Picasso: Life and Art

By Pierre Daix; Olivia Emmet | Go to book overview

15
RETURN TO ORDER
1918-Early 1920

n early 1918 Picasso was a celebrated unknown. With the exception of his old bande, which essentially meant Max Jacob and Apollinaire, no one had followed the course of his artistic evolution. Work from before the stay in Avignon remained firmly sequestered in Kahnweiler's gallery; the rest had hardly been shown. Parade was considered a rejection of Cubism, and Olga encouraged him to give up the Montparnasse cafés. At this juncture news spread which made him a traitor in the eyes of the militant Cubists. Paul Guillaume, the ambitious young dealer who sold African art and works by Derain and Modigliani and who commissioned prefaces from Apollinaire, was planning a Matisse-Picasso exhibition in his gallery, from 23 January to 15 February 1918. The gallery, at 118 rue la Boétie, was an instance of the trend which was shifting the art market in the direction of the Champs-Élysées. 1

Unfortunately the catalogue from the show does not identify individual works. As well as some rose and blue Picassos, the show probably included Portrait de jeune fille from Avignon and Arlequin et femme au collier, painted in Rome. The numerous heads and still lifes referred to by the catalogue probably belong to what Vauxcelles designated "the latest works of a formidable Cubism." The show was, in fact, a collection of available works by both painters and not intended as a confrontation of any kind.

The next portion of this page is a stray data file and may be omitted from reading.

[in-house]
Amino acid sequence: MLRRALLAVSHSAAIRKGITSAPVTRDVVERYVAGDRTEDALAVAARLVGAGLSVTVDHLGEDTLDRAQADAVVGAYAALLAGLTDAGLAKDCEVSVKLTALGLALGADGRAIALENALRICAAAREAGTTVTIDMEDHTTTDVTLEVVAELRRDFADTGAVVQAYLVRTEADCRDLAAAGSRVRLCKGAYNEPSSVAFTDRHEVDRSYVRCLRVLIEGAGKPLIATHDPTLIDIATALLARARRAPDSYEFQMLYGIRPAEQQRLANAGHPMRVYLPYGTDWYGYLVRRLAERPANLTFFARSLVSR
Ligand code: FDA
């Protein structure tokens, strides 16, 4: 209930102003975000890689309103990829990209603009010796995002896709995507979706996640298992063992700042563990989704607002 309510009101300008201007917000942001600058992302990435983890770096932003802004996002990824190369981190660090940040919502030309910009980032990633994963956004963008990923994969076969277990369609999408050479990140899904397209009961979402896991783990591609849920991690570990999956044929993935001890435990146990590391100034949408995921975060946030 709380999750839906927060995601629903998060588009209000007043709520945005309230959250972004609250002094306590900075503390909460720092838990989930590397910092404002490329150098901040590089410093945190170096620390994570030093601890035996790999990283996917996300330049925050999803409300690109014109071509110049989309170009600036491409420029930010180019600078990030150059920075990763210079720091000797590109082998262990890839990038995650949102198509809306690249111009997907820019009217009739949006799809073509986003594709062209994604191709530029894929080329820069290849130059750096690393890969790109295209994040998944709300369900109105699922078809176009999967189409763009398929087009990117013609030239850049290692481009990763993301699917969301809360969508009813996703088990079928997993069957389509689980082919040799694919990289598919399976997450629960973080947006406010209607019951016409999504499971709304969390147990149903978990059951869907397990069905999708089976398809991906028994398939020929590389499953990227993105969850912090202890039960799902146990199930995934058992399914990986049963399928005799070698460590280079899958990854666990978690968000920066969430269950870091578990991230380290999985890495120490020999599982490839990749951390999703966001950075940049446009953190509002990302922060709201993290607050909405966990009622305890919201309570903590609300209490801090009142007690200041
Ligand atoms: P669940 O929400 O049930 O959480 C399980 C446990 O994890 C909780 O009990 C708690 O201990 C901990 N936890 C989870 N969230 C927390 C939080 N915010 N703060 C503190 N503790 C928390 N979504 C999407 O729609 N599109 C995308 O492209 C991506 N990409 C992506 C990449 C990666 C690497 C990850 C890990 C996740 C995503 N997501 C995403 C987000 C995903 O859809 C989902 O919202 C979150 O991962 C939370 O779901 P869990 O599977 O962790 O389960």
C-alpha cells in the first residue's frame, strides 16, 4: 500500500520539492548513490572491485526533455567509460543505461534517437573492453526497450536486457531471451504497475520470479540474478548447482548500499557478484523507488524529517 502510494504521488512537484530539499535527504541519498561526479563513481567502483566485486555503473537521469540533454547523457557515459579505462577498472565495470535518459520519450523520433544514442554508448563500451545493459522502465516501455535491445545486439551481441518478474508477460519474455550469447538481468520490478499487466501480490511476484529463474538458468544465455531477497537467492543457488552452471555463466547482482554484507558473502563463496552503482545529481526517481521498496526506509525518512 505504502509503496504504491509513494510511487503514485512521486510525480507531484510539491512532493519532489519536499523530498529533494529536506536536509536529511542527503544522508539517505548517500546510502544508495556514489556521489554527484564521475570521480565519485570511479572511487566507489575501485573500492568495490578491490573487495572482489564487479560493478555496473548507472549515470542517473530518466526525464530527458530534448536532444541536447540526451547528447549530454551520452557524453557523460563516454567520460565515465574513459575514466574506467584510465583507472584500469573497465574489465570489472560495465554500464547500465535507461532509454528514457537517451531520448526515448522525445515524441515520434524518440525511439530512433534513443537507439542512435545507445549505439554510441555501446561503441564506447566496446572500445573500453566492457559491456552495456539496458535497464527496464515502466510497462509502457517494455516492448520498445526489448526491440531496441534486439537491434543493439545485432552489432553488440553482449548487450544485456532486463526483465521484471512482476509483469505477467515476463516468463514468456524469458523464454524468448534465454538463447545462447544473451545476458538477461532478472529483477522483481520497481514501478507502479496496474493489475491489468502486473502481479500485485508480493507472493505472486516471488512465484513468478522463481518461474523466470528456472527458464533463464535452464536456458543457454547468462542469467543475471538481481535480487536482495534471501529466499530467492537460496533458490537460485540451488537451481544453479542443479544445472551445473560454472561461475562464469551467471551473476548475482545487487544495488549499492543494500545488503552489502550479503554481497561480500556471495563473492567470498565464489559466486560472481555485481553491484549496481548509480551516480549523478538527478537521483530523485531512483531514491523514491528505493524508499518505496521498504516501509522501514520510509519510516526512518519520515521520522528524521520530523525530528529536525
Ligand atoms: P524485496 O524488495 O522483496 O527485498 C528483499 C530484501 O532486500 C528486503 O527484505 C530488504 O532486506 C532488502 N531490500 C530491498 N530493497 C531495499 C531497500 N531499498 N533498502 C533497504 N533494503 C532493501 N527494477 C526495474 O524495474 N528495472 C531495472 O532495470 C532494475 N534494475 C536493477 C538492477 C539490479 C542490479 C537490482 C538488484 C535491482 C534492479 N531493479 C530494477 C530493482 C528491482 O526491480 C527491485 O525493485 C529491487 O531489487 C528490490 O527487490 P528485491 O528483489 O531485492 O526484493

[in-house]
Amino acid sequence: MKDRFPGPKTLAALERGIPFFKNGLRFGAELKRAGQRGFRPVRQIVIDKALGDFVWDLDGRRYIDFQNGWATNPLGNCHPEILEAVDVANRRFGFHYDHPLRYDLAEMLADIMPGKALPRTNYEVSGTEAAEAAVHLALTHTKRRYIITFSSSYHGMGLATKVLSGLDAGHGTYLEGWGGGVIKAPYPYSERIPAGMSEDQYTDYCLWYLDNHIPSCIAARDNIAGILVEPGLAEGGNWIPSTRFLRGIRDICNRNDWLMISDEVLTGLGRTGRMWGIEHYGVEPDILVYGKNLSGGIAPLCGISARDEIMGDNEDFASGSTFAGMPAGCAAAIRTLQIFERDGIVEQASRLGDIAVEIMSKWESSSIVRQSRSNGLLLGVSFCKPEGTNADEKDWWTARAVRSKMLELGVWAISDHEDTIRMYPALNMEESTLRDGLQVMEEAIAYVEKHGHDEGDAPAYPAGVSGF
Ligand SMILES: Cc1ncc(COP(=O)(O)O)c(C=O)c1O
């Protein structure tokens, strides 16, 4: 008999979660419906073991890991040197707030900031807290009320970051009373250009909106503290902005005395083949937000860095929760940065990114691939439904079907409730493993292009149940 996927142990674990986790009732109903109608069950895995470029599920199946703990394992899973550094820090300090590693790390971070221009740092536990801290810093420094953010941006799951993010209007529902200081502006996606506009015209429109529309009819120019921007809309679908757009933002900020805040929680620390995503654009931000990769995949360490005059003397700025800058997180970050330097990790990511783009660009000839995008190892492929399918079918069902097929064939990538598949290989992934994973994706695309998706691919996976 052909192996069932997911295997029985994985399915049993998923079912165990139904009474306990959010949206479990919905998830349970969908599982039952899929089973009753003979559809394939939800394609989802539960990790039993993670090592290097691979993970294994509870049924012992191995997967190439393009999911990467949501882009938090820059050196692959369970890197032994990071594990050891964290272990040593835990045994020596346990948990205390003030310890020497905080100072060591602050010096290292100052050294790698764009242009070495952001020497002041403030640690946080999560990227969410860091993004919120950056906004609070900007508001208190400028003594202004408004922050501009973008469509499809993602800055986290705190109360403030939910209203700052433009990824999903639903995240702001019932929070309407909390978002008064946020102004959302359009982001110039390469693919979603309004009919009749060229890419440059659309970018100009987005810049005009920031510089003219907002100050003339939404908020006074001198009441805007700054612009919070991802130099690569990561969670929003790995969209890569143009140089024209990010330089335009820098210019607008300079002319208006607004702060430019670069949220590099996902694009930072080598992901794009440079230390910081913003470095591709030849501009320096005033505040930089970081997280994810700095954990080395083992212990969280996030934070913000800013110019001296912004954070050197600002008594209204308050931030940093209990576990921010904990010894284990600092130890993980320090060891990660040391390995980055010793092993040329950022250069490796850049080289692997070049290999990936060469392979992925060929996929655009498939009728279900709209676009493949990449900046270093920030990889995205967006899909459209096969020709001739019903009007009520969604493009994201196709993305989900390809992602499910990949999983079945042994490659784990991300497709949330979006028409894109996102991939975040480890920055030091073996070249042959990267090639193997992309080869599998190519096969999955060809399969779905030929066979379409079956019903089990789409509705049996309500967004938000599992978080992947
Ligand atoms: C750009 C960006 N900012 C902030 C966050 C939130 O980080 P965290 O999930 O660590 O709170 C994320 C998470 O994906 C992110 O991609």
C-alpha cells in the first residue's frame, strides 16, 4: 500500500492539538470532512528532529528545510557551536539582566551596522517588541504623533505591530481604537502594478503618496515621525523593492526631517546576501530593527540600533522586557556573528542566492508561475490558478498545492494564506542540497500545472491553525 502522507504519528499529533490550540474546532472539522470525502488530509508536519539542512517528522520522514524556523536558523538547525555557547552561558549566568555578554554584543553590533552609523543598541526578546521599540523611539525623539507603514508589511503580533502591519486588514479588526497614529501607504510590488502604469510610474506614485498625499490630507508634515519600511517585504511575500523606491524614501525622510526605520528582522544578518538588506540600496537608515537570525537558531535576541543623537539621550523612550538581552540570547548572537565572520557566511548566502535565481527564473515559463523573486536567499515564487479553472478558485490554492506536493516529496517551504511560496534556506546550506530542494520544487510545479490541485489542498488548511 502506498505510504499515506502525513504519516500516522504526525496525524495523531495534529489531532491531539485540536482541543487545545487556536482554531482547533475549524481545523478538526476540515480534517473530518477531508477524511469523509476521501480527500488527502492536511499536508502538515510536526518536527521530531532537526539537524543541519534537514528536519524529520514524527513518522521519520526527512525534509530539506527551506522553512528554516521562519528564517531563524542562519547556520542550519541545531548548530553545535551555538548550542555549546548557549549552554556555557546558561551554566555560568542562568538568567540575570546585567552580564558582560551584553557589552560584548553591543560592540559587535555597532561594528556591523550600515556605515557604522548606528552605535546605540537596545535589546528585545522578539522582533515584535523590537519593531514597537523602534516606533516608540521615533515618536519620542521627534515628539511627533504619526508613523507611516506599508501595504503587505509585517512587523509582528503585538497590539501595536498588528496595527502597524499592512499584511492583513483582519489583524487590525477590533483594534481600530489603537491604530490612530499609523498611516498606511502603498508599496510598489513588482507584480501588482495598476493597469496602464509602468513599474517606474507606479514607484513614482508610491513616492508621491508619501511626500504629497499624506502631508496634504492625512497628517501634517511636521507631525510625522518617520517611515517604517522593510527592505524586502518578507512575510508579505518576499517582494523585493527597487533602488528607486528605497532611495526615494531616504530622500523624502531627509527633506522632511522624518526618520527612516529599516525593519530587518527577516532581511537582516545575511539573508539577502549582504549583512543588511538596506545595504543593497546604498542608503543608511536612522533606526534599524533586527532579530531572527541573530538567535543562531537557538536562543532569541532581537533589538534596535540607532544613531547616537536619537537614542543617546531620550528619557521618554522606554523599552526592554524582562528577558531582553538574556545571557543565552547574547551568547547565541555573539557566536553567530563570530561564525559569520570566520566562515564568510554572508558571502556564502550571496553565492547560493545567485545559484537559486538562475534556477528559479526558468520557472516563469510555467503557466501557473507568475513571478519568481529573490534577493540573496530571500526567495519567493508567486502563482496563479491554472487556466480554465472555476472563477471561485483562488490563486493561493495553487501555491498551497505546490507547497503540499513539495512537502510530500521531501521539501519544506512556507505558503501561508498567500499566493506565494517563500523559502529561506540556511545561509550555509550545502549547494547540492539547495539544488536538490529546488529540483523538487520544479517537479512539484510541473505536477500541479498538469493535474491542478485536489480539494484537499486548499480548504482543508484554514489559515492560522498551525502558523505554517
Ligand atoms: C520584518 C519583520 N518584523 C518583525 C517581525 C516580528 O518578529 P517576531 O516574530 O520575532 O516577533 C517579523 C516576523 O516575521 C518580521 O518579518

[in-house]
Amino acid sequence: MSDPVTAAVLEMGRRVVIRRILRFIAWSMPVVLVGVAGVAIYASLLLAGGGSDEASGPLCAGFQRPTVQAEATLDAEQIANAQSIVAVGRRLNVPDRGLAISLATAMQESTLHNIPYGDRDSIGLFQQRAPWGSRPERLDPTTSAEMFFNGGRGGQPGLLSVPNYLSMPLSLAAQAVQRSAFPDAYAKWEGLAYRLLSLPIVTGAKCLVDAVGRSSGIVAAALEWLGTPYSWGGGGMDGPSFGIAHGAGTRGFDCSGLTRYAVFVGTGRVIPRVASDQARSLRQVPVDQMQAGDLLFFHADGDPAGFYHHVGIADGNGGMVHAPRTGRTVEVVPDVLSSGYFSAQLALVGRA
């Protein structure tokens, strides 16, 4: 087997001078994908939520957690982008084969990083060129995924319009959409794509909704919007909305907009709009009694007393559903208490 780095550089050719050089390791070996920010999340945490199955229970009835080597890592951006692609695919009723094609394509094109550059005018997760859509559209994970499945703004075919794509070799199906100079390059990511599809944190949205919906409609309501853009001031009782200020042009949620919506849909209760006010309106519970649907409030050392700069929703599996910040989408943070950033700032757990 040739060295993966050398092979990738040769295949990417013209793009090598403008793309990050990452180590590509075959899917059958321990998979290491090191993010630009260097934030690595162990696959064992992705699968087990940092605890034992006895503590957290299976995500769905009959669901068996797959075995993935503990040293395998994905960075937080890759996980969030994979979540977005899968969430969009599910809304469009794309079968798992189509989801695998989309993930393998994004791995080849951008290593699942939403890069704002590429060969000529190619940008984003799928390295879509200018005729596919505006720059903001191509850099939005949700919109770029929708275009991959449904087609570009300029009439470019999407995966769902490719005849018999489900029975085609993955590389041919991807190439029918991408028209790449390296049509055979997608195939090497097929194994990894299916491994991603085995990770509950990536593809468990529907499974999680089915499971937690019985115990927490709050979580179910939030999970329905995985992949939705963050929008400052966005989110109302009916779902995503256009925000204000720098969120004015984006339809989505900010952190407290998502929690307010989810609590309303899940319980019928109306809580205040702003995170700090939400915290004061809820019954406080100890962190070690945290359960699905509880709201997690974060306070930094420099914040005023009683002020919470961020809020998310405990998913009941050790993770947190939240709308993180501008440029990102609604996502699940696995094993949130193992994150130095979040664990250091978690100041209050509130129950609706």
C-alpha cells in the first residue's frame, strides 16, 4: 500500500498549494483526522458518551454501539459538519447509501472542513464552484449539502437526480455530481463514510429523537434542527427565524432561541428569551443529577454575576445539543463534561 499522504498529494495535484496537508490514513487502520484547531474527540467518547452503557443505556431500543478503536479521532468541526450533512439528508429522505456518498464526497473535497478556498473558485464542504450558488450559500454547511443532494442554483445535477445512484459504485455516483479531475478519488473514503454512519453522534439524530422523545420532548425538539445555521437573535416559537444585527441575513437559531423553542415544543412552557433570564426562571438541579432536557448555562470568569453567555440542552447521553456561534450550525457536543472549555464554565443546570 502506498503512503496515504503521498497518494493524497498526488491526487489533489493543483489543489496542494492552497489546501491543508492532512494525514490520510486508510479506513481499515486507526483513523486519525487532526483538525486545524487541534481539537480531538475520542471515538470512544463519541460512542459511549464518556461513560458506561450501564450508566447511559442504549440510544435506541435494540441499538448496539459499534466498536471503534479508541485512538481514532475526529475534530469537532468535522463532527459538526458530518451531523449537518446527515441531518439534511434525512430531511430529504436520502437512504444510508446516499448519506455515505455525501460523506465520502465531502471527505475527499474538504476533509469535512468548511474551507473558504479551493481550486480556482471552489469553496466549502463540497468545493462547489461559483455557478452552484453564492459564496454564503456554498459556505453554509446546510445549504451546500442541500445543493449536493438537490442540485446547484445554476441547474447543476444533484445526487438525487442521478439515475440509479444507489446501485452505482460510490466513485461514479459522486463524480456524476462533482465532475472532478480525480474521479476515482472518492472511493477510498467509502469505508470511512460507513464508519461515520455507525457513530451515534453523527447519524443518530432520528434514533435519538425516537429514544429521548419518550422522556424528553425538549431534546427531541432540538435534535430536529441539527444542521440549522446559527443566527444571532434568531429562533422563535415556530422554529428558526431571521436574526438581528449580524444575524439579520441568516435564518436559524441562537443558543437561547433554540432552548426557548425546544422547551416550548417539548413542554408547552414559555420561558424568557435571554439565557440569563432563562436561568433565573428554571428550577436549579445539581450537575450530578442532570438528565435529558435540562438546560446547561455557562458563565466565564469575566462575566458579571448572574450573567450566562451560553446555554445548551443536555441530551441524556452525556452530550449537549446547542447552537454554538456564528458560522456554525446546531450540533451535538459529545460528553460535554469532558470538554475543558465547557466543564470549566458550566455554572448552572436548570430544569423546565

Picasso probably had no wish to delve deeply into work which was under way. He gave the impression at the time of checking over every route he had ever tried, passing back and forth from one to another. Work of this time includes purified still lifes with guitar, glass, pipe, and tobacco packet, stylized to the limits of abstraction; geometrized women; resumptions of canvases left incomplete in Avignon; a classic landscape which would be used in the ballet Tricorne (Three-Cornered Hat); and a transcription in Seurat-style pointillism of Le Nain's Retour du baptême—all evidence of a fundamental reconsideration of painting's methods. Apollinaire was an interested party, as we know from a letter of 22 August 1918 made public at the time of bequest: "I would like to see you do some big pictures like

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